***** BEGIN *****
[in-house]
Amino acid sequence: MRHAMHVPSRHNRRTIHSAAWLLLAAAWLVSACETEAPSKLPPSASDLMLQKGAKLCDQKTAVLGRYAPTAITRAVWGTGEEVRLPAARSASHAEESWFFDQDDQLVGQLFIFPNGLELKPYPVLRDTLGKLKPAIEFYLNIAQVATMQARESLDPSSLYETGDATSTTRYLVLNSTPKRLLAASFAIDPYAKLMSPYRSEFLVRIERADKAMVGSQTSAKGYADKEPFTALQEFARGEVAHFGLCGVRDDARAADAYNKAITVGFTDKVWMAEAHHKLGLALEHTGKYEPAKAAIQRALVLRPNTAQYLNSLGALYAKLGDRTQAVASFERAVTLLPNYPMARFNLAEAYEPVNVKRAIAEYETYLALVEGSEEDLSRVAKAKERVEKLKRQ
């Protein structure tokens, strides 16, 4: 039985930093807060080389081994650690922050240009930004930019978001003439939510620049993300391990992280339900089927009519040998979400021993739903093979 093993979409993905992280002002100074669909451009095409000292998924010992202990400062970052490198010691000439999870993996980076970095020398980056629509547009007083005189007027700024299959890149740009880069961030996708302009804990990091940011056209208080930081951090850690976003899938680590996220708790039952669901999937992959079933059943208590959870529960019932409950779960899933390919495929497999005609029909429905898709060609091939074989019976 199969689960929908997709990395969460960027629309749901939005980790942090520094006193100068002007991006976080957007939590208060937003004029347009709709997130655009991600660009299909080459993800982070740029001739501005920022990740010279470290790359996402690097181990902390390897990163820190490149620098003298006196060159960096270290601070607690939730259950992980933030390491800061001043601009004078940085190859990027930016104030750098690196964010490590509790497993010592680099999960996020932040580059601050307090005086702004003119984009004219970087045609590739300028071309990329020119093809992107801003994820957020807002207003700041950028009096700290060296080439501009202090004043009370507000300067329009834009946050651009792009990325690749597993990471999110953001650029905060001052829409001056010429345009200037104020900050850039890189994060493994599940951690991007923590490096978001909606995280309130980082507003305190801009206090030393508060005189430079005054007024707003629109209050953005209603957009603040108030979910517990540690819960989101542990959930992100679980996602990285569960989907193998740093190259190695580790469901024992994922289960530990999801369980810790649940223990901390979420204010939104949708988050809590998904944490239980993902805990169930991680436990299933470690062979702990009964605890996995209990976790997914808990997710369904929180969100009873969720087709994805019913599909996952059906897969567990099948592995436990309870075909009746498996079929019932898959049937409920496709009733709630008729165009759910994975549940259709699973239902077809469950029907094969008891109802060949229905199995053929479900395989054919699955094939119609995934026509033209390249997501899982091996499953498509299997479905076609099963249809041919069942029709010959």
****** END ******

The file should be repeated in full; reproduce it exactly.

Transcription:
[in-house]
Amino acid sequence: MRHAMHVPSRHNRRTIHSAAWLLLAAAWLVSACETEAPSKLPPSASDLMLQKGAKLCDQKTAVLGRYAPTAITRAVWGTGEEVRLPAARSASHAEESWFFDQDDQLVGQLFIFPNGLELKPYPVLRDTLGKLKPAIEFYLNIAQVATMQARESLDPSSLYETGDATSTTRYLVLNSTPKRLLAASFAIDPYAKLMSPYRSEFLVRIERADKAMVGSQTSAKGYADKEPFTALQEFARGEVAHFGLCGVRDDARAADAYNKAITVGFTDKVWMAEAHHKLGLALEHTGKYEPAKAAIQRALVLRPNTAQYLNSLGALYAKLGDRTQAVASFERAVTLLPNYPMARFNLAEAYEPVNVKRAIAEYETYLALVEGSEEDLSRVAKAKERVEKLKRQ
């Protein structure tokens, strides 16, 4: 039985930093807060080389081994650690922050240009930004930019978001003439939510620049993300391990992280339900089927009519040998979400021993739903093979 093993979409993905992280002002100074669909451009095409000292998924010992202990400062970052490198010691000439999870993996980076970095020398980056629509547009007083005189007027700024299959890149740009880069961030996708302009804990990091940011056209208080930081951090850690976003899938680590996220708790039952669901999937992959079933059943208590959870529960019932409950779960899933390919495929497999005609029909429905898709060609091939074989019976 199969689960929908997709990395969460960027629309749901939005980790942090520094006193100068002007991006976080957007939590208060937003004029347009709709997130655009991600660009299909080459993800982070740029001739501005920022990740010279470290790359996402690097181990902390390897990163820190490149620098003298006196060159960096270290601070607690939730259950992980933030390491800061001043601009004078940085190859990027930016104030750098690196964010490590509790497993010592680099999960996020932040580059601050307090005086702004003119984009004219970087045609590739300028071309990329020119093809992107801003994820957020807002207003700041950028009096700290060296080439501009202090004043009370507000300067329009834009946050651009792009990325690749597993990471999110953001650029905060001052829409001056010429345009200037104020900050850039890189994060493994599940951690991007923590490096978001909606995280309130980082507003305190801009206090030393508060005189430079005054007024707003629109209050953005209603957009603040108030979910517990540690819960989101542990959930992100679980996602990285569960989907193998740093190259190695580790469901024992994922289960530990999801369980810790649940223990901390979420204010939104949708988050809590998904944490239980993902805990169930991680436990299933470690062979702990009964605890996995209990976790997914808990997710369904929180969100009873969720087709994805019913599909996952059906897969567990099948592995436990309870075909009746498996079929019932898959049937409920496709009733709630008729165009759910994975549940259709699973239902077809469950029907094969008891109802060949229905199995053929479900395989054919699955094939119609995934026509033209390249997501899982091996499953498509299997479905076609099963249809041919069942029709010959």